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    How to Keep Your Child Healthy During the School Year

    Last updated 14 days ago

    The recent enterovirus outbreak is one more reminder of the way illness and school often go hand-in-hand. In the close environments of classrooms and with some less-than-perfect hygiene, school can be a hotbed of health risks for kids. The good news is that your child can stay healthy this year with a few simple tricks and a little help from you. In honor of Children's Health Month, here are some tips for keeping your child out of the hospital and in the classroom this school year.

    Schedule a Flu Shot

    Scheduling a flu shot is one of the most important steps you can take to keep your child healthy. For children, the flu can be especially dangerous. Many kids who have the flu may end up needing emergency care for complications. Arrange for your child to get the flu shot early in the season and be sure to follow your doctor’s vaccination schedule closely. Some children require two cycles of the flu shot that are spaced apart at specific intervals to achieve immunity. Follow these guidelines to ensure your child has the right level of protection.

    Teach the Importance of Clean Hands

    The reason why children are so susceptible to illness during the school year is simple—when they are out of your sight, they often don’t wash their hands. Talk to your child’s teachers about the classroom policy for washing hands throughout the day, and work together with the school to ensure that hands are washed after using the restroom and before eating. Make hand washing a habit in your home and encourage your child to keep up the routine at school.

    Keep Sick Children at Home

    Missing school might mean a lot of make-up work, but sick children should always stay at home. Not only do sick children need the rest for their own health, but keeping them at home helps to prevent the spread of germs at school. Commit to using sick days wisely and encourage other parents to do the same.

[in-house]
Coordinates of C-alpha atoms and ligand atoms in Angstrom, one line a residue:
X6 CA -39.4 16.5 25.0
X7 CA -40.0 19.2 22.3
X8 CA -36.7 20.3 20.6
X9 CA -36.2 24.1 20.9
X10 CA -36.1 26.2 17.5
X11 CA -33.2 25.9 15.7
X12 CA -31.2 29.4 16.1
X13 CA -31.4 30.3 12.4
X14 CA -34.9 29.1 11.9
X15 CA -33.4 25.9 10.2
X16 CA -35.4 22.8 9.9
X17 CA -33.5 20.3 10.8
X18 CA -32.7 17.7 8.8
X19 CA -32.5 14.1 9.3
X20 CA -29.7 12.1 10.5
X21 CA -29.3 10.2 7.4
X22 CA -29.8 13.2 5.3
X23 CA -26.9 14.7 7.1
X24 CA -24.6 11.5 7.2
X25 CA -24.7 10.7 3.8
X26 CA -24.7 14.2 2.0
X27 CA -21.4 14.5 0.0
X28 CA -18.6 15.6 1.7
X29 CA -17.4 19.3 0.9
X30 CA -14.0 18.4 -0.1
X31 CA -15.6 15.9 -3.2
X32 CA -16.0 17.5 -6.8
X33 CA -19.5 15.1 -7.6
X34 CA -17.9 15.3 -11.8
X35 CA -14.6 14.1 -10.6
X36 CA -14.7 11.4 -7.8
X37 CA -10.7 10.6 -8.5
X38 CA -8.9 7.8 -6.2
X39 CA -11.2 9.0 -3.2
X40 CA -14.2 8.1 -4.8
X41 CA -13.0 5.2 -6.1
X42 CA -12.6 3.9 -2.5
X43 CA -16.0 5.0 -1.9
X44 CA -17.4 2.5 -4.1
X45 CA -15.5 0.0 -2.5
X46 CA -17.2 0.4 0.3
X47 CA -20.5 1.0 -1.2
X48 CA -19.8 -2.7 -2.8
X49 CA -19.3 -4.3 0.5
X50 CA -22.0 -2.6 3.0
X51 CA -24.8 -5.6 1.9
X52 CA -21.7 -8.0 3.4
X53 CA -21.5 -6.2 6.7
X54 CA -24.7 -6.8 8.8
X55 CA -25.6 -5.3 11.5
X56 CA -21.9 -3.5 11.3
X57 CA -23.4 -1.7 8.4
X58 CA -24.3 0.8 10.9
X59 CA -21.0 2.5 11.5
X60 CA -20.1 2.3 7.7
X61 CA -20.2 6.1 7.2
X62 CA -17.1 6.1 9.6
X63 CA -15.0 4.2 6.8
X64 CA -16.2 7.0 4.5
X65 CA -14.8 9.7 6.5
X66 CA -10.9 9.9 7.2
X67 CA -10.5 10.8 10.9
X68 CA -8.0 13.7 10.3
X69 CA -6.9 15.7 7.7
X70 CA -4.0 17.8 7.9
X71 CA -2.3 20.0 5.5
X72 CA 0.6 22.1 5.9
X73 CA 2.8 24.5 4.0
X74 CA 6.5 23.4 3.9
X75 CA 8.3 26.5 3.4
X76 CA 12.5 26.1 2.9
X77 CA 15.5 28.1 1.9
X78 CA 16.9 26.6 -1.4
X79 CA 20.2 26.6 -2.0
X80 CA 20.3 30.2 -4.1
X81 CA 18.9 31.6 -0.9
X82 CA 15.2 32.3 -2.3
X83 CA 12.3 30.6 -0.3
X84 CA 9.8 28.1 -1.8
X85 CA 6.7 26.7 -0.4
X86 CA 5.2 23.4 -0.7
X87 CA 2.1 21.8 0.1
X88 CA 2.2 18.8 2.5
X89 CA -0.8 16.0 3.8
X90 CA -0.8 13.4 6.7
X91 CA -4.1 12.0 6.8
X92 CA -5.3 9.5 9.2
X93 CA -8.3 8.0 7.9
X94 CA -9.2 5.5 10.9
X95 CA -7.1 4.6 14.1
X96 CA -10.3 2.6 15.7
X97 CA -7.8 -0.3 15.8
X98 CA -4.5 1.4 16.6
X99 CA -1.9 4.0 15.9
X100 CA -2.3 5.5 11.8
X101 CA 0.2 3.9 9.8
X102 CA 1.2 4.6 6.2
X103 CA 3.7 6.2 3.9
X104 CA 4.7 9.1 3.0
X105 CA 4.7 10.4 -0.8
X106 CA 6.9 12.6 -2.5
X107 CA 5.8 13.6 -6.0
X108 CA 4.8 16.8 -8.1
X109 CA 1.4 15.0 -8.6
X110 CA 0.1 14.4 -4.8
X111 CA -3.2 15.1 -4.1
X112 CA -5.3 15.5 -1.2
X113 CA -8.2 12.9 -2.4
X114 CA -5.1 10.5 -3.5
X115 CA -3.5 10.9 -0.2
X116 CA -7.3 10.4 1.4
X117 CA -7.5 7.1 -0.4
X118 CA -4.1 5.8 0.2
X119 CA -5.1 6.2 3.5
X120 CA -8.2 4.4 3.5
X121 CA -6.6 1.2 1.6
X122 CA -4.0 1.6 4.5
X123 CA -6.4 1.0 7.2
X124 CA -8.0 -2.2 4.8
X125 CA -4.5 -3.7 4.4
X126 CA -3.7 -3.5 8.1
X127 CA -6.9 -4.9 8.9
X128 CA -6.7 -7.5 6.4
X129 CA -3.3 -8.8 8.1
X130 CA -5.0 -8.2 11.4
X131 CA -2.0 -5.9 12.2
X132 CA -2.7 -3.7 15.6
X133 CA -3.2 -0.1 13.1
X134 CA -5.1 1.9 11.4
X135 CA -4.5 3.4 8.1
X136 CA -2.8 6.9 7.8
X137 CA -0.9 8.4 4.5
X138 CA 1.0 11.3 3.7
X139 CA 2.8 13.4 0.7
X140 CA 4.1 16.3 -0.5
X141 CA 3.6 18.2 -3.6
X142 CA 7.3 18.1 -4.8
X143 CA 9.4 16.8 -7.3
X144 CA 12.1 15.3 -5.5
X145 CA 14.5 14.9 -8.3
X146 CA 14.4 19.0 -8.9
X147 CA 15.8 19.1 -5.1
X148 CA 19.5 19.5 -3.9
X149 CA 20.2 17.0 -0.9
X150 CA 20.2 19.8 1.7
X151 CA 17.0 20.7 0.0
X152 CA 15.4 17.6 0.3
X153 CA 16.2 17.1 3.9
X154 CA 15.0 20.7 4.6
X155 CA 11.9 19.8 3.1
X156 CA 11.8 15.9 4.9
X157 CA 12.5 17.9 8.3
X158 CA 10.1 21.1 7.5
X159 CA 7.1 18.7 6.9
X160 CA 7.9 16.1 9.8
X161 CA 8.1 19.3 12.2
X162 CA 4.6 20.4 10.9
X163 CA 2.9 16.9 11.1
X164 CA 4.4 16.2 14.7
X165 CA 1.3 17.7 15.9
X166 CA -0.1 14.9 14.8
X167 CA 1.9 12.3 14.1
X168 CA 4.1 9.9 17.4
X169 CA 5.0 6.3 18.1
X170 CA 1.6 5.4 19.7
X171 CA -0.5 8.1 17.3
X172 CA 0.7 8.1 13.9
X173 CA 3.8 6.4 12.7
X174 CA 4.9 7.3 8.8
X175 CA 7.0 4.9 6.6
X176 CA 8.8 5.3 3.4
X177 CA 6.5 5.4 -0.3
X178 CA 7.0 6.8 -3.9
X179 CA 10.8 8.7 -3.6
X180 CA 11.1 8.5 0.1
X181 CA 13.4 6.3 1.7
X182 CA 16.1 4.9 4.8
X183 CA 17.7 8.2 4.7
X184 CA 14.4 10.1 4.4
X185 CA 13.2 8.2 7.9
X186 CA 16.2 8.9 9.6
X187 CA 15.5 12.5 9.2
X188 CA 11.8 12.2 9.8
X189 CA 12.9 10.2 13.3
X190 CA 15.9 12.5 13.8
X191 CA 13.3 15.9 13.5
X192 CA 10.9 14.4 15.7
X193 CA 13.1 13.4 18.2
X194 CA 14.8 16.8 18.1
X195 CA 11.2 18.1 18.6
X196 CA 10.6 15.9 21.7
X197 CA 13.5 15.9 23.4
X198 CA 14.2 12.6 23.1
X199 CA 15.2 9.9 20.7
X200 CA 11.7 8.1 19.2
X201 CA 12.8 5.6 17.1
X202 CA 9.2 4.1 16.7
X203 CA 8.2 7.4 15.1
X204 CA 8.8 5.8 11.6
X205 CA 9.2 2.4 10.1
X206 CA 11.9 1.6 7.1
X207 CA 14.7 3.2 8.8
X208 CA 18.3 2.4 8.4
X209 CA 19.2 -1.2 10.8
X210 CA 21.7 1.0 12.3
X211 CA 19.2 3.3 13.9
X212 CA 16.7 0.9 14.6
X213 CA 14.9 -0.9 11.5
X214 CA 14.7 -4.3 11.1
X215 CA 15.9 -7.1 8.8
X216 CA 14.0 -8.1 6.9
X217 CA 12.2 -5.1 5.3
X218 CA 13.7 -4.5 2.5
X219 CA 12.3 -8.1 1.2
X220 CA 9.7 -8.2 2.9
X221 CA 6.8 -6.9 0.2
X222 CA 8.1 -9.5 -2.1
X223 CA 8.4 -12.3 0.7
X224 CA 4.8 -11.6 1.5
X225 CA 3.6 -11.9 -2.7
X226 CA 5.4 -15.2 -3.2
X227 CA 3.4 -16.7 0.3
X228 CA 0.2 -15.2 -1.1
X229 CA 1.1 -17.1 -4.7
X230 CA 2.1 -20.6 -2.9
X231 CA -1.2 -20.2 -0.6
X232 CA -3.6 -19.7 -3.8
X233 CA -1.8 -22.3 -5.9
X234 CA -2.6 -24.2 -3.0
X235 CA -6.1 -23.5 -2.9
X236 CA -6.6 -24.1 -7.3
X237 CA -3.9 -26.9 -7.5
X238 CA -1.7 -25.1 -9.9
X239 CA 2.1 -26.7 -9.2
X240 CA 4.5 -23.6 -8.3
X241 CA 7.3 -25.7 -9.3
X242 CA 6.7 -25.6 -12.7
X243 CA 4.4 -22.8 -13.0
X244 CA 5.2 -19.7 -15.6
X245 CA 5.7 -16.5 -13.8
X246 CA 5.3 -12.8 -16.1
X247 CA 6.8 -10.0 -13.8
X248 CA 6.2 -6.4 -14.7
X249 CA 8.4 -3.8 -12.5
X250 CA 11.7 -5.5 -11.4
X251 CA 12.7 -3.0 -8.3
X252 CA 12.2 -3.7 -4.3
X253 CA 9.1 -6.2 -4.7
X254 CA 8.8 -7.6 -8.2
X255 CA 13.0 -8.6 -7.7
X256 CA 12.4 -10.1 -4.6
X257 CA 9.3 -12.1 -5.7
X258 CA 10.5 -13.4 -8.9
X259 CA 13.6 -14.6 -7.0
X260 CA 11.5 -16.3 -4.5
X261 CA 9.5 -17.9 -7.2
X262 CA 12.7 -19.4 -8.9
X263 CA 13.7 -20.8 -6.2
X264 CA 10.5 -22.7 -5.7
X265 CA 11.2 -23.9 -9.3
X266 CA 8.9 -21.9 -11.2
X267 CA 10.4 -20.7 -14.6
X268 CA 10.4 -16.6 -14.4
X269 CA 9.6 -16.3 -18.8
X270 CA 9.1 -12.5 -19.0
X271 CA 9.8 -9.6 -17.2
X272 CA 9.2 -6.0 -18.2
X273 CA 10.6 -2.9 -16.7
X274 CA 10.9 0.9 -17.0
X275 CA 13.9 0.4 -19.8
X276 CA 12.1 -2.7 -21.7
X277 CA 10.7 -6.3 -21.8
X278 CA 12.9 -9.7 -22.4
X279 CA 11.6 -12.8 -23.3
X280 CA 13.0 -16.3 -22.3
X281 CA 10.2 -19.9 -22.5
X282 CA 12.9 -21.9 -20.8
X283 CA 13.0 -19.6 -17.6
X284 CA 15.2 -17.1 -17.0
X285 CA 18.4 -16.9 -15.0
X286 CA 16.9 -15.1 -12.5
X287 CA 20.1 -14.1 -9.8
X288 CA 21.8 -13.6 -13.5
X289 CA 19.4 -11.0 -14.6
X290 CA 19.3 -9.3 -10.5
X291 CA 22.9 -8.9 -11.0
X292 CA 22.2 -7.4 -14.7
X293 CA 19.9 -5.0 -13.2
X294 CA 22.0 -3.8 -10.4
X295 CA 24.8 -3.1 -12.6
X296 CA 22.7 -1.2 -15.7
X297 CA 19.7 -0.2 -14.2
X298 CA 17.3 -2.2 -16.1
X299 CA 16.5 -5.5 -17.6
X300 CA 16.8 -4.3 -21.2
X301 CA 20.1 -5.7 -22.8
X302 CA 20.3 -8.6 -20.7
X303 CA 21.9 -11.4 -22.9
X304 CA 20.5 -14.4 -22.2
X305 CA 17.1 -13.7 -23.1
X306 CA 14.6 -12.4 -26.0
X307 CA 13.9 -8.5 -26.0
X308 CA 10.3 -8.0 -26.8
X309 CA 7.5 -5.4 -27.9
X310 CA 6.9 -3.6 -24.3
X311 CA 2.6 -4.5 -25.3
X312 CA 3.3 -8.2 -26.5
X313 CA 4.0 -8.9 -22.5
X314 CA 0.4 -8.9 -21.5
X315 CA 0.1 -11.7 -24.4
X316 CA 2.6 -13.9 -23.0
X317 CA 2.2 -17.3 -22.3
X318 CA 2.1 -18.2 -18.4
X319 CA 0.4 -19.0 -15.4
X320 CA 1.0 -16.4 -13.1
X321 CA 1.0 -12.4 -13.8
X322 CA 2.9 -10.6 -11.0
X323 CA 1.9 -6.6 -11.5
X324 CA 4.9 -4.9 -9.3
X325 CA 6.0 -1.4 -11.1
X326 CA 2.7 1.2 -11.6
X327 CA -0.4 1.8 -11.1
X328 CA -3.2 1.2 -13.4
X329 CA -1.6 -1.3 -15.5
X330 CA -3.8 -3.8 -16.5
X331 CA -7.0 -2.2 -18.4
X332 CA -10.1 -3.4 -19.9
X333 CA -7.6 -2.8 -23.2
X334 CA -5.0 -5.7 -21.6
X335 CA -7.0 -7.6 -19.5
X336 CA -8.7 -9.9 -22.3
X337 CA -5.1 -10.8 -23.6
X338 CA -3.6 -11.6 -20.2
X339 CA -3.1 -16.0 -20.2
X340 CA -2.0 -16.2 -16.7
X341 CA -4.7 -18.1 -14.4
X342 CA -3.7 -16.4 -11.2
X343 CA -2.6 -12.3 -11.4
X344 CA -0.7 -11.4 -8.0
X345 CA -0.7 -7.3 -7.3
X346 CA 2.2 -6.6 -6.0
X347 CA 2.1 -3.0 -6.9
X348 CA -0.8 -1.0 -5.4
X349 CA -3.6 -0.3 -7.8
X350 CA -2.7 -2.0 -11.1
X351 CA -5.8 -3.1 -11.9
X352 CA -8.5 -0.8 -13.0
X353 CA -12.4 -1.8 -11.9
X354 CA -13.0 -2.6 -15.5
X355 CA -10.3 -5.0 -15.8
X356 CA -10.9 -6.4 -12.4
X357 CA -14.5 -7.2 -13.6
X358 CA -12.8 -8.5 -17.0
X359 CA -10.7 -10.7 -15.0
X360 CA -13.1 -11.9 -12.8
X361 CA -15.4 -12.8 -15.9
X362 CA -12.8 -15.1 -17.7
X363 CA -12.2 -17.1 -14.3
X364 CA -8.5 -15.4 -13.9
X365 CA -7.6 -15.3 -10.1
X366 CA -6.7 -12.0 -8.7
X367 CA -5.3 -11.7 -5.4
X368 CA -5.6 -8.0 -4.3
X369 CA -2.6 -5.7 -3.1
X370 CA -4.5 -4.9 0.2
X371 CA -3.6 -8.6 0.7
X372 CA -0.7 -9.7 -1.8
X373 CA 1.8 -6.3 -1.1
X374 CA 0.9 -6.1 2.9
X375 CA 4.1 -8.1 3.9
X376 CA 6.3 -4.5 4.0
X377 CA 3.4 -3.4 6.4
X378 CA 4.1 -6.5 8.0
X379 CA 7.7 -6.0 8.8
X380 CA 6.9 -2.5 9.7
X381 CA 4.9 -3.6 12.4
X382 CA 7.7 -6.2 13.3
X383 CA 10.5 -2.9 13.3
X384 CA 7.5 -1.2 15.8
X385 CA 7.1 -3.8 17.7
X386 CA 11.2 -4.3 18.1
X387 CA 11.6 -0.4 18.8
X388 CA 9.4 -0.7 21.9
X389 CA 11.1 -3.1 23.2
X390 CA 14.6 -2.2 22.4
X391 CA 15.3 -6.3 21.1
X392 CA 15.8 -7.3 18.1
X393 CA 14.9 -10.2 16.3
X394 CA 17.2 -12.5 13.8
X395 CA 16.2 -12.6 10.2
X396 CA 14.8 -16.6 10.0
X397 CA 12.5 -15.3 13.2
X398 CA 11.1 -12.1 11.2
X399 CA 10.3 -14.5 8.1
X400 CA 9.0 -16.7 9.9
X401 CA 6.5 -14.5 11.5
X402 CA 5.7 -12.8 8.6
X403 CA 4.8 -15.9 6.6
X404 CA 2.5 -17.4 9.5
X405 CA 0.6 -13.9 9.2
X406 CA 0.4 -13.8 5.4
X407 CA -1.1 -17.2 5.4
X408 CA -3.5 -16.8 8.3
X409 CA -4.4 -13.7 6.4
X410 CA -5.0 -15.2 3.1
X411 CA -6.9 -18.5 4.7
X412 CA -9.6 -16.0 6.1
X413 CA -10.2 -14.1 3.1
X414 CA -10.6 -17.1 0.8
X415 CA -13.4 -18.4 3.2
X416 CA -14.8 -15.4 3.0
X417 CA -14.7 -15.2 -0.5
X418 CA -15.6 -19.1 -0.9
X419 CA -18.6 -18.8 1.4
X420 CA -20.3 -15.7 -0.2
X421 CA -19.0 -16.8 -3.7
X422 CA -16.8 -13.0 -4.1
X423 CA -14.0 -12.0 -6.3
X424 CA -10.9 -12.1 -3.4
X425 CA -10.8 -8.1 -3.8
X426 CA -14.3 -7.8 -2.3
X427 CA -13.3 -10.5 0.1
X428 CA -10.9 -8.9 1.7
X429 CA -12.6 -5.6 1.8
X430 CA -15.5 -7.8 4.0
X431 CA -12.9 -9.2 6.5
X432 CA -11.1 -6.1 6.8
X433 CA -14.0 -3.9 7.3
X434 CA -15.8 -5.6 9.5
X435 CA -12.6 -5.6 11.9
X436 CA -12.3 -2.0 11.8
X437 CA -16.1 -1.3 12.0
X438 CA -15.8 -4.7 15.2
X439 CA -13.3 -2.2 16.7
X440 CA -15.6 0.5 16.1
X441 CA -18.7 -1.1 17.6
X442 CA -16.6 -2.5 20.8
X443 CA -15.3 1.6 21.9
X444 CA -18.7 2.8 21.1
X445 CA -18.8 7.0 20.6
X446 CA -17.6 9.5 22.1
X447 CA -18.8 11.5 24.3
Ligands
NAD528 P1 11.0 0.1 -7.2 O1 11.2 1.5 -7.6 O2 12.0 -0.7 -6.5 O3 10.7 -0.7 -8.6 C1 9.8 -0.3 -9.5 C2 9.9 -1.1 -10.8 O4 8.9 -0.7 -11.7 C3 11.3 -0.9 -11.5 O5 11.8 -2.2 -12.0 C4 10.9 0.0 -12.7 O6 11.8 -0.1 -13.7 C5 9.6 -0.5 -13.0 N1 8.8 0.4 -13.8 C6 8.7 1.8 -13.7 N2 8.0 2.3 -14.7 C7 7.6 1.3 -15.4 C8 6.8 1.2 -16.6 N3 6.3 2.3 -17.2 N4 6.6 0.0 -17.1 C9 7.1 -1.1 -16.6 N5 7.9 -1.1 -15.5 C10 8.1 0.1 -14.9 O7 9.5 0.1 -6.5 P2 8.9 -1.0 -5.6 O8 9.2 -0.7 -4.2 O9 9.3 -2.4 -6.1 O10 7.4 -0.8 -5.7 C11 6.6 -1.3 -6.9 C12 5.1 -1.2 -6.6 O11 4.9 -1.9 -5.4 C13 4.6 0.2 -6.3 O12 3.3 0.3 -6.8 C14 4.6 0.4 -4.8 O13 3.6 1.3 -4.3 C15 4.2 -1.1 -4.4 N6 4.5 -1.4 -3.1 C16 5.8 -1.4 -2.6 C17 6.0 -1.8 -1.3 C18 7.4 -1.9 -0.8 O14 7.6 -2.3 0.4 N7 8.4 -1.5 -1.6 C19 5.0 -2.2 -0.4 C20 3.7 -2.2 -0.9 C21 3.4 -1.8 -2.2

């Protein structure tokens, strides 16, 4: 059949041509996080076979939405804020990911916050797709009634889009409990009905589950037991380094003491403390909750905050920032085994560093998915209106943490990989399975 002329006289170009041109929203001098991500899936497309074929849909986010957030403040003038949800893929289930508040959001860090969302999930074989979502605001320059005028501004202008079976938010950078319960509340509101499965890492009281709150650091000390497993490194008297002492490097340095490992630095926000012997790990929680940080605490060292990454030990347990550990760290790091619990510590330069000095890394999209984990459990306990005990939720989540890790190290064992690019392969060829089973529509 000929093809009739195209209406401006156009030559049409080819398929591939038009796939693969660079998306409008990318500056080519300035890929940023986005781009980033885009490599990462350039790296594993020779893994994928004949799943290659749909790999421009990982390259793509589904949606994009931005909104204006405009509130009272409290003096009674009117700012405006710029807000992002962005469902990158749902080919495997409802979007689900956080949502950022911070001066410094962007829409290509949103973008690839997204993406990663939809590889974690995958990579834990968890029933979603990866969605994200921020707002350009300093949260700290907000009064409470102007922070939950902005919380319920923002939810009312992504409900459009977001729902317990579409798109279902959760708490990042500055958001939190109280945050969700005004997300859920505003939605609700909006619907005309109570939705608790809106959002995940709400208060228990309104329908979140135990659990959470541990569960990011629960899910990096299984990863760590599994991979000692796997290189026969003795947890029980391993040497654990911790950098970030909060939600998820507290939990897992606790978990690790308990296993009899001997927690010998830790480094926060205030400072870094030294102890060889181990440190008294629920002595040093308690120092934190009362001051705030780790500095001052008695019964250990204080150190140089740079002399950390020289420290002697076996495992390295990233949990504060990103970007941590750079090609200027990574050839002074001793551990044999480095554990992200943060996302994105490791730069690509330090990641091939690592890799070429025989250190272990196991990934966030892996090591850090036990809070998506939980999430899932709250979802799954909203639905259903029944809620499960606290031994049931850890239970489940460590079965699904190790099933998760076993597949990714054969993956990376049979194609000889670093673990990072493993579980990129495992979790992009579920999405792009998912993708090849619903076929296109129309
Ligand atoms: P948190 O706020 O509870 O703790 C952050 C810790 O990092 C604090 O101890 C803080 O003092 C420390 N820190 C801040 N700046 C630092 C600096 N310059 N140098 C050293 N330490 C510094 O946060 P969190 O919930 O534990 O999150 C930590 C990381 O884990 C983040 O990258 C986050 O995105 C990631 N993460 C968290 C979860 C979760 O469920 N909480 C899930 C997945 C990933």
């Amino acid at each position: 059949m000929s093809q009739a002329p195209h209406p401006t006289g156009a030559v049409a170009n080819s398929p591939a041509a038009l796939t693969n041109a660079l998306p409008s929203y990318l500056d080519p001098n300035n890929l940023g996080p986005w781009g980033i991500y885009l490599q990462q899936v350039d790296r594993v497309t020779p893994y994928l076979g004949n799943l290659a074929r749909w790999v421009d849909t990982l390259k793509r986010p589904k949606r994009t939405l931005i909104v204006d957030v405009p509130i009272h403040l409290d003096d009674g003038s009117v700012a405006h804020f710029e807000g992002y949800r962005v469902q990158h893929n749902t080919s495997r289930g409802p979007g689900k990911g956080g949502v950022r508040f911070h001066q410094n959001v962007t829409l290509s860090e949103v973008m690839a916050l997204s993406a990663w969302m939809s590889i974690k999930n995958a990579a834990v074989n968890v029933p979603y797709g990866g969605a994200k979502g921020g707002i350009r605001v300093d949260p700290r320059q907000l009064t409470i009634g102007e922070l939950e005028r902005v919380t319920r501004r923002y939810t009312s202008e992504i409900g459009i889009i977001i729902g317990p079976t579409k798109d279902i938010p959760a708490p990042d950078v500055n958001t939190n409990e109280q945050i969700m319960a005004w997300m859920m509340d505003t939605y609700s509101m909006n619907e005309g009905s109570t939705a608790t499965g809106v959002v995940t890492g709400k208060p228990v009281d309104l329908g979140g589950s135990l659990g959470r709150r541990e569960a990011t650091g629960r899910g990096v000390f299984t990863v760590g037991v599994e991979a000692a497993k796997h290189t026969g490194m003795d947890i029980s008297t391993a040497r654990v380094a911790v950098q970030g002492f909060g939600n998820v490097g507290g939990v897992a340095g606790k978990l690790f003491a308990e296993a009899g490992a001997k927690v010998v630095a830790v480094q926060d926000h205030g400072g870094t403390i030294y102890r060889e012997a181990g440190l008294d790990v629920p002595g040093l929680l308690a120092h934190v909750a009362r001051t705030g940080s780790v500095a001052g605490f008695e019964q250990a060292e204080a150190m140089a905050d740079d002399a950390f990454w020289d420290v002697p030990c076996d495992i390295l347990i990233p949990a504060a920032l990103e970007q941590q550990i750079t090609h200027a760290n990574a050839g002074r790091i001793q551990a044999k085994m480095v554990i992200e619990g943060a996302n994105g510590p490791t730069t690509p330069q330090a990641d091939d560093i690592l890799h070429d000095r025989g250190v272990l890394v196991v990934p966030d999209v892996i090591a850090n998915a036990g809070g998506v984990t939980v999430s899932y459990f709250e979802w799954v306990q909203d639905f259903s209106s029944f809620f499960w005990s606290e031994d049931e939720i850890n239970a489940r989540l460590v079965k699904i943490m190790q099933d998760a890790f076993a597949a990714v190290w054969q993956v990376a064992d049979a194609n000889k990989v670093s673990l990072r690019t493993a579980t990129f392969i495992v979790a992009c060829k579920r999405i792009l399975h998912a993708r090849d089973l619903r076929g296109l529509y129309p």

When your family members need care, trust MountainView Hospital in Las Vegas. We offer emergency care, robotic and bariatric surgery, a heart hospital, and a comprehensive range of other services. Learn more by calling (702) 233-5474. 

    Breast Cancer During Pregnancy: What Are the Treatment Options?

    Last updated 17 days ago

    Dealing with breast cancer during what is supposed to be one of the most joyful times of your life is never easy. However, there are ways to treat your breast cancer without risking the health of your unborn baby. By working closely with your hospital’s cancer care team and your OBGYN, you can create a safe and effective treatment plan. If you’re facing both breast cancer and pregnancy at the same time, ask your physician to refer you to the oncology department at MountainView Hospital for care. Consider this basic information about breast cancer during pregnancy and your care options.

    Basic Facts about Breast Cancer and Pregnancy

    Breast cancer occurs during one in 3,000 pregnancies, primarily in women between the ages of 32 and 38. Most diagnostic tests for cancer, including mammograms, are safe for most pregnant women. However, it’s possible for these tests not to show cancer that is present in pregnant women because of the ways the breasts change during pregnancy. For this reason, breast cancer is often diagnosed in later stages in pregnant women, which is why it’s so important to pay attention to your breast health during pregnancy and report any changes to your doctor right away.

    Breast Cancer Treatment During Pregnancy

    To treat breast cancer during pregnancy, doctors consider both the stage of the cancer and the age of the fetus. Surgery to remove the breast cancer can be performed safely throughout pregnancy for most women. Chemotherapy can be used for pregnant women once the pregnancy is past the three-month point. After that, it is rarely harmful to the baby, but can cause premature labor and low birth weight. Radiation is not usually used for women with stage I or stage II breast cancer, but may be recommended for women with later-stage cancers once they are past the third month of pregnancy.

    The Cancer Center at MountainView Hospital can help you make the right choices as you face breast cancer during pregnancy. Our Las Vegas hospital provides a range of health services for our community, including stroke care, a heart hospital, and robotic surgery. Get more information by calling (702) 233-5474.

    Selecting a Midwife at MountainView Hospital

    Last updated 1 month ago

    Labor and delivery can be overwhelming experiences for some women. MountainView Hospital aims to improve the care that expecting moms receive by offering comprehensive midwife services.